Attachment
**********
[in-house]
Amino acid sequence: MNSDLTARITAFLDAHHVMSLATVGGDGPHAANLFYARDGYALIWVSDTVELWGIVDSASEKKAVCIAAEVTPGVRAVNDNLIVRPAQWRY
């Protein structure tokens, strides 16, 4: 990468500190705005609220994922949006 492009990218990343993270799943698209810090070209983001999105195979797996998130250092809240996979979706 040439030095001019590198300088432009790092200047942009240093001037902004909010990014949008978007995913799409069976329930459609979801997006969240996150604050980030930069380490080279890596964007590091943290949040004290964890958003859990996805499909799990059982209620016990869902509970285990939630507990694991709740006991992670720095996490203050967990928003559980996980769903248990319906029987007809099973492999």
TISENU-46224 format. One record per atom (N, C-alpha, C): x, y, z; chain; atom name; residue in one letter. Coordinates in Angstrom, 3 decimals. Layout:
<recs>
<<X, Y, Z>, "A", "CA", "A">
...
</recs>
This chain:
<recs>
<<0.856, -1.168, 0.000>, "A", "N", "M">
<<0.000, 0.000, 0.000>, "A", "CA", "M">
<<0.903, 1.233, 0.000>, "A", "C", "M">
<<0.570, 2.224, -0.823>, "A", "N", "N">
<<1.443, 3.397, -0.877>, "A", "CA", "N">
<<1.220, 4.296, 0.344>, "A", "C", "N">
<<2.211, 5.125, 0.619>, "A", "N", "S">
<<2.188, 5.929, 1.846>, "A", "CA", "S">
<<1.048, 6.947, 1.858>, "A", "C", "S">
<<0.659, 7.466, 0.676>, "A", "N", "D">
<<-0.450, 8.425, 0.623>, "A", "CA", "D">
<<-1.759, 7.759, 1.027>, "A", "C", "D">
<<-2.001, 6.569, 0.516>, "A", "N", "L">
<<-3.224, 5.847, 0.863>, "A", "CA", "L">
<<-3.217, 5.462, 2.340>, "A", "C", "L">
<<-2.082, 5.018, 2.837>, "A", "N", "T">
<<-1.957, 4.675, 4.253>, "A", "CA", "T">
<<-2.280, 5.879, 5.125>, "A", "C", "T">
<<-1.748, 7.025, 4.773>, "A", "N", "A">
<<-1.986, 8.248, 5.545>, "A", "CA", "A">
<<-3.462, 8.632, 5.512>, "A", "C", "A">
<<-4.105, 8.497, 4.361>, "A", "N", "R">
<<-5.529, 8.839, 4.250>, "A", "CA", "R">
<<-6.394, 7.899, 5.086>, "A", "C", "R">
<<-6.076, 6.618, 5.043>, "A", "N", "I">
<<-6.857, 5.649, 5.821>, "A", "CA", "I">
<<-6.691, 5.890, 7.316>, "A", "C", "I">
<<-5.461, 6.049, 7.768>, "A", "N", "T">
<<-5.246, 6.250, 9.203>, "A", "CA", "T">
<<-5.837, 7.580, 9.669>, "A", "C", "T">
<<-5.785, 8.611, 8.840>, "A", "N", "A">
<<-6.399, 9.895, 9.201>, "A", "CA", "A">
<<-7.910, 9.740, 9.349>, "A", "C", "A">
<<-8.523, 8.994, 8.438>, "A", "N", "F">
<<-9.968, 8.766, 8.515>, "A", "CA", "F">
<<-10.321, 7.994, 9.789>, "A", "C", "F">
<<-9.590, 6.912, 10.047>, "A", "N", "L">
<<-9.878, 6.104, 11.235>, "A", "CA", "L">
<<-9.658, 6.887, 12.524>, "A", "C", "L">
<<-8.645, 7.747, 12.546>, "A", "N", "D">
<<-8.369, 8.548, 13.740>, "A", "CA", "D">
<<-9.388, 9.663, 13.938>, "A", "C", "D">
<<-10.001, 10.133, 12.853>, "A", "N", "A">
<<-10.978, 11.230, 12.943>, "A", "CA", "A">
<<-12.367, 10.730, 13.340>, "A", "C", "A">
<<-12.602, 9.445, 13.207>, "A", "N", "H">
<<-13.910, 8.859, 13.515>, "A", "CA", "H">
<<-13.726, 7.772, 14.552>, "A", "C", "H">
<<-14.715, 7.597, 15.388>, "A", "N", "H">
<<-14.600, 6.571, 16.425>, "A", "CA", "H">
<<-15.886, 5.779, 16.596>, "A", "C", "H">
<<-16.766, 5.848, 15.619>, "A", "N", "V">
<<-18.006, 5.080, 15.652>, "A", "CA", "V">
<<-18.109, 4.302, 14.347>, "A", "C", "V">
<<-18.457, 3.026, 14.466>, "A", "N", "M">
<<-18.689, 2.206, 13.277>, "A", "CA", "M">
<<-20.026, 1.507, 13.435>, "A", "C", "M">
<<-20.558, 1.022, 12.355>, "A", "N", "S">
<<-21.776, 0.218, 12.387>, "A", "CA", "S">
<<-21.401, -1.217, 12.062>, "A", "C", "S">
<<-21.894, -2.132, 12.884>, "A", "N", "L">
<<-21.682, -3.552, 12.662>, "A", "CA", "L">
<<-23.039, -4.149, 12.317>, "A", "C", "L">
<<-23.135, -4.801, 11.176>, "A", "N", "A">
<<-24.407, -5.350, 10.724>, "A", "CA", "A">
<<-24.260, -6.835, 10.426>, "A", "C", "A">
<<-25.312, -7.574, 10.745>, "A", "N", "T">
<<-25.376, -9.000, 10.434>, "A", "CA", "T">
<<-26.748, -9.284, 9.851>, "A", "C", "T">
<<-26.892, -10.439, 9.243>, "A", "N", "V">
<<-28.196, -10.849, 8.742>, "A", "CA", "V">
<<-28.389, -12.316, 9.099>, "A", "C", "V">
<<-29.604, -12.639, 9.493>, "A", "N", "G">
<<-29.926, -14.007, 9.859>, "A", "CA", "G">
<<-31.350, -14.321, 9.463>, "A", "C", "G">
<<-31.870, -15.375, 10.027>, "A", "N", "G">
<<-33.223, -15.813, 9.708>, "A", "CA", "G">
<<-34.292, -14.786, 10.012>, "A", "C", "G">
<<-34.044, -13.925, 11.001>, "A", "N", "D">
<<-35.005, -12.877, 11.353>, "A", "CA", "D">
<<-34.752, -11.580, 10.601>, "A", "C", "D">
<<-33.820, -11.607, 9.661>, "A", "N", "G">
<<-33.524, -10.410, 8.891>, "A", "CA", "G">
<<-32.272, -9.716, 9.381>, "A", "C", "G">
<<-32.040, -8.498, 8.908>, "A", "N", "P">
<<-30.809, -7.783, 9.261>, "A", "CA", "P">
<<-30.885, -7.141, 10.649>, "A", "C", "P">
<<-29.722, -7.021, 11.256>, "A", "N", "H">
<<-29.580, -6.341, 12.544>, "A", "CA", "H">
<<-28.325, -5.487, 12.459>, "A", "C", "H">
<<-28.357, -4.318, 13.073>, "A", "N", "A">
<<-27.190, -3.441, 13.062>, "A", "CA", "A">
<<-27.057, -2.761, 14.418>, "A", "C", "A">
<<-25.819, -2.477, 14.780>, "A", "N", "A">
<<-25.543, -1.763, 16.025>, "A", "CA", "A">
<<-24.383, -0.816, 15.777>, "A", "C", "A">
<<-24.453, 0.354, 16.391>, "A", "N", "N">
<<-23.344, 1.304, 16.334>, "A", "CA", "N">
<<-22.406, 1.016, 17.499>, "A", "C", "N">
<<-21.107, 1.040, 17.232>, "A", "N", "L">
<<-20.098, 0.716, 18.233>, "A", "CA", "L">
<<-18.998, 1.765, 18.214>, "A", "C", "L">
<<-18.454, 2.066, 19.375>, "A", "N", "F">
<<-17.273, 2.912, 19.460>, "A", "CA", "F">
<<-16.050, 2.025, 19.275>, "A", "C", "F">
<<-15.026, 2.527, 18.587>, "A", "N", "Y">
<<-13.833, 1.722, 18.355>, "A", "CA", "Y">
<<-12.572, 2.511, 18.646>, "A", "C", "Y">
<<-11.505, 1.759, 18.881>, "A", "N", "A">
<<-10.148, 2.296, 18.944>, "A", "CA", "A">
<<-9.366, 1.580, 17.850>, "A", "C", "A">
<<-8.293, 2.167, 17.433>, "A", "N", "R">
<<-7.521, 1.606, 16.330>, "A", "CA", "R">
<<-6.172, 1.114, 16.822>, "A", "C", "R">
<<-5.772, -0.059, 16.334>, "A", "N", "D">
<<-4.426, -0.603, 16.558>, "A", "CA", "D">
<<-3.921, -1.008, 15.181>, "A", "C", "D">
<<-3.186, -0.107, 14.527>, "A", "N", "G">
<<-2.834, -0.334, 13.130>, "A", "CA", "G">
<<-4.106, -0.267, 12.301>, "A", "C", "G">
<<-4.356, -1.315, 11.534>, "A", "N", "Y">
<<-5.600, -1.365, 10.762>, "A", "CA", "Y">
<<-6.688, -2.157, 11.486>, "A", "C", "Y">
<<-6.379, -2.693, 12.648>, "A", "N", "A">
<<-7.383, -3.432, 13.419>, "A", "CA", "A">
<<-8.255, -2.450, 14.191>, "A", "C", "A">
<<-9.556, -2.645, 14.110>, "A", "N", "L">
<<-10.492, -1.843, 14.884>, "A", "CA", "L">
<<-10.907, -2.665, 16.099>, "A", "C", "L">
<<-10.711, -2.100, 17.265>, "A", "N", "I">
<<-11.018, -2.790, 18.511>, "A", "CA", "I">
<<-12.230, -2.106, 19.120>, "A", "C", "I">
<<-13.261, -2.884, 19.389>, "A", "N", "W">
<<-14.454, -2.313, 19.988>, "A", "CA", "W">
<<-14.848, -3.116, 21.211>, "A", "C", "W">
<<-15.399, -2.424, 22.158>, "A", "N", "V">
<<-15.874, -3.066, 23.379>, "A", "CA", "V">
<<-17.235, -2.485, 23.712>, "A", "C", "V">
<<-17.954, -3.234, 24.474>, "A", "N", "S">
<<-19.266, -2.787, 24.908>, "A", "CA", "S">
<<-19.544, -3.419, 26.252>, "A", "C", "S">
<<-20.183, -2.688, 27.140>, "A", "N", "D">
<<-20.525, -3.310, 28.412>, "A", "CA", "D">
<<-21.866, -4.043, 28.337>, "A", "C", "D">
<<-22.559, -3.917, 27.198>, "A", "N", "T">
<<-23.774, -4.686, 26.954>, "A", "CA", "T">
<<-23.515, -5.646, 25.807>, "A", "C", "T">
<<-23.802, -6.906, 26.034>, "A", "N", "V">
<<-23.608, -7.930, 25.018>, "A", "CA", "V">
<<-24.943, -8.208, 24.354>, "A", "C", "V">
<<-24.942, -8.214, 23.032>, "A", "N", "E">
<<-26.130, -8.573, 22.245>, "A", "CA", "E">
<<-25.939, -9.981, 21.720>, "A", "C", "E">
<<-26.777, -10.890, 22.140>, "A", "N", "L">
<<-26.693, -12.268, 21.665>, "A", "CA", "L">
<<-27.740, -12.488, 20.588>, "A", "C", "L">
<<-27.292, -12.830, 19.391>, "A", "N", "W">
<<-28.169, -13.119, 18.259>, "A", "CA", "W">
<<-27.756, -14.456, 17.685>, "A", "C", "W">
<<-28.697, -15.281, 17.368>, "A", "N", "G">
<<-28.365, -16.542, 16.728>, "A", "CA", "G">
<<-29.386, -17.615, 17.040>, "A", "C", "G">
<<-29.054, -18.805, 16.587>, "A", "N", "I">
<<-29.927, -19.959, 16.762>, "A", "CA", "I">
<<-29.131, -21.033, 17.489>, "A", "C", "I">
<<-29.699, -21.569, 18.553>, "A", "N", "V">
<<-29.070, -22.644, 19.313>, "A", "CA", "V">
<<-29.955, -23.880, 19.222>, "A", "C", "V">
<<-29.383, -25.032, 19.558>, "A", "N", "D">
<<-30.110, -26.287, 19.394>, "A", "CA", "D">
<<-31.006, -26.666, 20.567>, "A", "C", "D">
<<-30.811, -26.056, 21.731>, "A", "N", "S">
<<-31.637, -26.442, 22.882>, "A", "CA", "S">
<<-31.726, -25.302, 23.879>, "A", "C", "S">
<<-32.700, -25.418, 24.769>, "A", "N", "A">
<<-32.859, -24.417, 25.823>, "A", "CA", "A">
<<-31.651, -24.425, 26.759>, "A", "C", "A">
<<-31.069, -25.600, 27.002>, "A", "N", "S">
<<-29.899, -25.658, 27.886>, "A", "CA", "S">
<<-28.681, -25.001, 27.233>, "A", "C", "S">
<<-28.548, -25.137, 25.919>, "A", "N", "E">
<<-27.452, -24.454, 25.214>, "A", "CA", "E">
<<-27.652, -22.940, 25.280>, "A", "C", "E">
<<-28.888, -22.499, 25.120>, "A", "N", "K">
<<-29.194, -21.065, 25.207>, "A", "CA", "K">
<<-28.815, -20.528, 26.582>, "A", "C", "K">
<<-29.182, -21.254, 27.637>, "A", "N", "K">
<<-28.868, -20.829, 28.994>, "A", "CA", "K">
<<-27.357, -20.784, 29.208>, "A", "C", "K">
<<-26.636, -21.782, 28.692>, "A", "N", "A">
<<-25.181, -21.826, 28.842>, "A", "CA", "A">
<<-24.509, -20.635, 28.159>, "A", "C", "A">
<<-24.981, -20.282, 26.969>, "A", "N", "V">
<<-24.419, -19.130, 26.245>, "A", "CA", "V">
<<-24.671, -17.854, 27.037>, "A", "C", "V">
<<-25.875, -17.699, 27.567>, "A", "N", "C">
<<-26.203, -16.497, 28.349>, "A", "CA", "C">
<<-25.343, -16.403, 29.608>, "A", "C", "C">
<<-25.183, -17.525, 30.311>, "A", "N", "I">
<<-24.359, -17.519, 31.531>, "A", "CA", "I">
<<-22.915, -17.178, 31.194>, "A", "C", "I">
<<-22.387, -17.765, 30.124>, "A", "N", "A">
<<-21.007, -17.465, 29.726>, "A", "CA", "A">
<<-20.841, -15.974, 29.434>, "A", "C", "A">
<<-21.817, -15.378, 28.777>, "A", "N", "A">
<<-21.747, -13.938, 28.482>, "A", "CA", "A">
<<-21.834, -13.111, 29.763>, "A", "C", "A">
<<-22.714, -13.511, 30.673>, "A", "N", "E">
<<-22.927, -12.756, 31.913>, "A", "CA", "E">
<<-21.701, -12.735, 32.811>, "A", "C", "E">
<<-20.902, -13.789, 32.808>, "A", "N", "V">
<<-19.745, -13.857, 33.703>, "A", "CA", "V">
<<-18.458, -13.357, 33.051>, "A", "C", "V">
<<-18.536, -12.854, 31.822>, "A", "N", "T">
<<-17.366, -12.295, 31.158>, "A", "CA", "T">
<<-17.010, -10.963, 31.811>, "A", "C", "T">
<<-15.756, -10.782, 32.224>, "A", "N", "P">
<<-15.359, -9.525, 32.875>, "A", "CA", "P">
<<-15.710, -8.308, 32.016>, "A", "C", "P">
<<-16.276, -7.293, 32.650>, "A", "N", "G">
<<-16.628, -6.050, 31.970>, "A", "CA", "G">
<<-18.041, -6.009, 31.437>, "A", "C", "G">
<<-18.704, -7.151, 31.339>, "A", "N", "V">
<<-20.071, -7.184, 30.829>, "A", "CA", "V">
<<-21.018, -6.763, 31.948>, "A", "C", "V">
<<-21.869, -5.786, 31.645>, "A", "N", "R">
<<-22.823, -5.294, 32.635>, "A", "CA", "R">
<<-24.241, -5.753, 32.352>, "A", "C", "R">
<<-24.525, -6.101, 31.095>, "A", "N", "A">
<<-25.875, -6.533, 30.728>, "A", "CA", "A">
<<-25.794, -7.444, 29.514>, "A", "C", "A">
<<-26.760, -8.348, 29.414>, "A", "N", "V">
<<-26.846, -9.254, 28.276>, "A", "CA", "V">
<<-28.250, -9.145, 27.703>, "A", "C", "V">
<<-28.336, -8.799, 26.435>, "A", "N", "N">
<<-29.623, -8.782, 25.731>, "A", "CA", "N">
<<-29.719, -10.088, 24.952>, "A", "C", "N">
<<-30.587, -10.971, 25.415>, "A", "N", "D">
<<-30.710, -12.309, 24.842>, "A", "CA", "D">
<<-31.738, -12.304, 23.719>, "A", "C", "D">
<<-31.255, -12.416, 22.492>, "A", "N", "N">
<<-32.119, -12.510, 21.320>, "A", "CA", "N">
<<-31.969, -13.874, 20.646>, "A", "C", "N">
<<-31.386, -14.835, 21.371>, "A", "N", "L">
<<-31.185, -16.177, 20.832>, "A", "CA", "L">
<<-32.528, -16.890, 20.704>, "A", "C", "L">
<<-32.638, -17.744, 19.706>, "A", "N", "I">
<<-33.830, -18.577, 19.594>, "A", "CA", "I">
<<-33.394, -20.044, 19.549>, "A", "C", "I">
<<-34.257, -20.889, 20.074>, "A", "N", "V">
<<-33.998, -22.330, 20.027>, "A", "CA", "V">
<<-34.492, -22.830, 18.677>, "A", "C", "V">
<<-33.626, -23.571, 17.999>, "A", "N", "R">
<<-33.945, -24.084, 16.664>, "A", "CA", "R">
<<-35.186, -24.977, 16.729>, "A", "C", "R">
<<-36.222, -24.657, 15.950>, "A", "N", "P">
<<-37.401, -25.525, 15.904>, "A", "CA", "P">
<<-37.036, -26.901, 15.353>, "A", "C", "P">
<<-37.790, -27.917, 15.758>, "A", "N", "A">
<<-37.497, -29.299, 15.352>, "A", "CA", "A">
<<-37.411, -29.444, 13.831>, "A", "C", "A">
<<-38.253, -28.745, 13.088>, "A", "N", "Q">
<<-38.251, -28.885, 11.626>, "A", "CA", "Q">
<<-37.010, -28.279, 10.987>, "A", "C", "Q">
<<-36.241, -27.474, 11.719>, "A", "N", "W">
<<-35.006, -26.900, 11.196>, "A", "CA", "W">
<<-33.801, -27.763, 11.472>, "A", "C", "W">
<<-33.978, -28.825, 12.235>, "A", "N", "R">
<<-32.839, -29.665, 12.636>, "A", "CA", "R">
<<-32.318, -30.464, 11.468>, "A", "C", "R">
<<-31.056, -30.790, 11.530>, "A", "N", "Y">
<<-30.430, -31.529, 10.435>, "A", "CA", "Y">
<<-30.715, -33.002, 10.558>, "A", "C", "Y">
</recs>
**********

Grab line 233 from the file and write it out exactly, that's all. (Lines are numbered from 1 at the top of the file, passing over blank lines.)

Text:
<<-18.704, -7.151, 31.339>, "A", "N", "V">